Ragusa from Jan 15th 2016 to Feb 12th
Modica (the place)
We both work for Modica Group Ltd in New Zealand, in fact with out Modica (or a company like Modica) this lifestyle would simply not be possible for us, their core values include their employees being able to have the best of work and family life balance, this philosophy has allowed me to work from home since my children were 3 and 5 years old, my kids have no idea what it’s be like to have a Dad who isn’t constantly around, something I’m more grateful for than they are most likely 🙂
The company name Modica was invented based, I believe, loosely on the word modern, ironic as the Sicilian city Modica is over 3000 years old.
At some point I looked to see what domain names were available for Modica Group and realised that Modica was a place in Italy, in Sicily to be exact and also a family name there, so modica.com wasn’t going to be available for our company. I of course googled the place and it looked beautiful, Unesco listed heritage site no less, I decided that at some point I’d have to visit.
Many years later we’re now living this semi nomadic life and Julie had chosen Malta as our winter dodging home for Christmas 2015 and Sicily was an invitingly short Ferry ride away, I mentioned Modica and she found a great place in the next town over, Ragusa, after our Ferry trip we grabbed a cab to Ragusa during the drive we passed Modica, it looked very picturesque in the valley below, our driver told us it was very famous for it’s chocolate and beautiful baroque architecture, no further encouragement to visit was required, the kids were even on board (the power of chocolate).
It turns out Modica is more of a mouthful than I’d thought, a mouthful of pure chocolate flavour, the flavour fills the mouth and stays with you long afterwards, it makes other chocolate seem fake. It’s far grainier than regular store chocolate, the graininess does differ with different brands of Modica Chocolate but all are at least a little grainy, this is due to the chocolate being made at low temperatures meaning the sugar crystals don’t dissolve, the upside is that none of the cacao flavour is lost either.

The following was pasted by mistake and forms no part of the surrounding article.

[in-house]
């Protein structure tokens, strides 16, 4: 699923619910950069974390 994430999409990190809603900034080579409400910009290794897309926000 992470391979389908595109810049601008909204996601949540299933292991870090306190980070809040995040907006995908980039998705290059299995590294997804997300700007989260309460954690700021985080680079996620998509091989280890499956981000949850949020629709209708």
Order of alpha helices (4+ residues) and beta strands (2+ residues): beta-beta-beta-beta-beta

The recipe goes right back to when the Spanish ruled Sicily and had recently brought chocolate back from South America inspired by the Aztec original recipe for Xocoatl, Modica is now one of the only places still making chocolate in the same way as it was first made in Europe, a real taste of tradition and history.
The first Modica Chocolate we found was actually in Ragusa Ibla and although it was great, well presented and quite pricey, it was actually our least favourite in the end.
Having tasted it and loved it I wanted to get some of the chocolate to use as client gifts in NZ, we chose our favourite brand, it was a tight race flavour-wise, but because we wanted the Modica name to be prominent the packaging was also important.
So I emailed the producer of our chosen chocolate bars and enquired about visiting the factory and purchasing a reasonable quantity to ship back to NZ, it turned out the factory was in a small village in the Modica region not the town itself, and unfortunately the much cheaper train travel option didn’t fit our schedule so we called a radio taxi, the round trip cost 120 euro’s 😦
The factory was tiny but the smell of chocolate was heavenly, the owner Giorgio had arranged for an english speaking guide to be present and we watched them making up the chocolate blocks and of course tasted the different flavours, all sooo good, 75% Dark Chocolate with Chilli being my favourite.
I’m happy to say we did manage to get a decent size consignment of the chocolate shipped to NZ and at the time of writing we’re just starting to look at getting it out to clients, so long as our staff don’t eat all of it first of course! Giorgio even included some almond paste (pasta di mandorla) as a bonus, similar to marzipan I believe.
If you’re ever travelling through Sicily and you’re not beach bound then Modica is a beautiful and romantic spot, and the chocolate is an experience in itself.
Modica Chocolate Museum